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HBRAMA Releases Landmark Study on Net Zero Energy Code and Housing Affordability

Massachusetts must take bolder steps to solve the housing affordability crisis while simultaneously counteracting climate change, including new policies to rapidly boost construction of more energy-efficient, planet-friendly homes without pricing out the next generation of homebuyers, according to a report released by the Home Builders & Remodelers Association of Massachusetts.

During this 18-month study, researchers from the MIT Center for Real Estate and Wentworth Institute of Technology analyzed the confluence of the housing and climate crises on building costs and, consequently, housing affordability, along with the potential effects of the state’s recently passed “net zero” residential building code.  They concluded that, without additional incentives or financial supports, the more stringent building requirements will likely push homeownership out of reach for many more families in Massachusetts.

The report estimates that the specialized stretch energy code is likely to increase the cost of home construction by roughly 1.8% to 3.8% – adding approximately $10,000 to $23,000 to the median cost of a single-family home and putting homeownership out of reach for between 15,000 and 33,000 households.  The median price of a single-family home in Massachusetts soared to $553,500 as of April.  The researchers also estimated a 2.4% rise in construction costs for large multifamily buildings.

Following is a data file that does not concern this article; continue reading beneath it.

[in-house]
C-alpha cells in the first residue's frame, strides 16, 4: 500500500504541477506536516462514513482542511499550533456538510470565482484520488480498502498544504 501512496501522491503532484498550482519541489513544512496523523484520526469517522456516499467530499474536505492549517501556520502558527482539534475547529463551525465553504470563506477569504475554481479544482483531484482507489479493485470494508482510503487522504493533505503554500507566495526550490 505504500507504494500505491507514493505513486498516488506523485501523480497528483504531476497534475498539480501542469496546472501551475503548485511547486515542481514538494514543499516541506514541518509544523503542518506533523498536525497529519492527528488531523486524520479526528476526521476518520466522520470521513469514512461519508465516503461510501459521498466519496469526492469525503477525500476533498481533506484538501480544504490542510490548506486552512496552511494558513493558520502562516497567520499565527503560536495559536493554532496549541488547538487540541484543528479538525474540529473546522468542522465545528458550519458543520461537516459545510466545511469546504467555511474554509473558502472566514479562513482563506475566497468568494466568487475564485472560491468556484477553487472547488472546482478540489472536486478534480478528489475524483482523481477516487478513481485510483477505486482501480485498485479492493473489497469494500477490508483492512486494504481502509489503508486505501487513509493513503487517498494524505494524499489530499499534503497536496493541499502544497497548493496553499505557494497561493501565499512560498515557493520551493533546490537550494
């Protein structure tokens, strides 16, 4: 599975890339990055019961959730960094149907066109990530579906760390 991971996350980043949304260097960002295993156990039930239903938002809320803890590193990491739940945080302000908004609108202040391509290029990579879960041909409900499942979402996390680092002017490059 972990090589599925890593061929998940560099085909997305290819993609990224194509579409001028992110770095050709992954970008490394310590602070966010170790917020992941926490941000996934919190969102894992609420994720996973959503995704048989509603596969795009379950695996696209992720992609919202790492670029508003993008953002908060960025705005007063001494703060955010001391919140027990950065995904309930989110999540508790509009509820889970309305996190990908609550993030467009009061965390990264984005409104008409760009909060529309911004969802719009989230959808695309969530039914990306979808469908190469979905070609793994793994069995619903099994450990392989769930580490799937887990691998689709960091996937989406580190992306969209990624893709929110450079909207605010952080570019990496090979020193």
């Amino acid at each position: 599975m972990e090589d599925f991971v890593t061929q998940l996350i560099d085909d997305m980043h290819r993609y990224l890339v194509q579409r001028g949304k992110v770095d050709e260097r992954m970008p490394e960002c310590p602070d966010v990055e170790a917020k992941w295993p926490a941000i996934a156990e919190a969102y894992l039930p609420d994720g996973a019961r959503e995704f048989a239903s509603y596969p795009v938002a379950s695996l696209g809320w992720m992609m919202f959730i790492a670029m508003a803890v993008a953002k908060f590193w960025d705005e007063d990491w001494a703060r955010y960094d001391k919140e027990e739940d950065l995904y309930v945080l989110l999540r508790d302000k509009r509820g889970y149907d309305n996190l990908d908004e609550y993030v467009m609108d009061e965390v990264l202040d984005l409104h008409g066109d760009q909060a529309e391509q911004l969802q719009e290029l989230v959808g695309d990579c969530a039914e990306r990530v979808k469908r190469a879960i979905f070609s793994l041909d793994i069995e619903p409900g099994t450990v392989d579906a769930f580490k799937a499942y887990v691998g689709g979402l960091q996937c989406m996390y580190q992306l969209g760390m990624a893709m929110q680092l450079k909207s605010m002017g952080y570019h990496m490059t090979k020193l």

In a survey of Massachusetts homebuilders, the researchers identified multiple obstacles hampering the construction of more affordable, energy-efficient housing, including restrictive land use rules, permitting delays, lack of clarity on financial incentives, a shortage of workers skilled in green home building, continued supply chain issues, and a lack of public awareness of the economic benefits of energy-efficient homes.  For example, the Mass Save program provides incentives for certain types of energy-efficient, all-electric homes, but it is unclear how long the incentives will last and whether developers can count on them.

The researchers found there is urgency to lower carbon emissions in new residential construction in order to advance the state’s climate goals.  At the same time, there is urgency to increase the affordability of housing, particularly for people with low or moderate incomes, in order to maintain economic growth.  The report notes there are opportunities for advances on both fronts.

The study was supported by a diverse array of organizations including the Air Conditioning, Heating and Refrigeration Institute, the Building Industry Association of Washington, Cape Cod Five, Housing Assistance Corporation, Massachusetts Association of Realtors, National Association of Homebuilders, Planning Office for Urban Affairs at the Archdiocese of Boston, Propane Education and Research Council, Pulte Homes, Mitsubishi Electric, Sunpower and Toll Brothers.

A copy of the report, “Public Policy for Net Zero Homes and Affordability,” can be found here.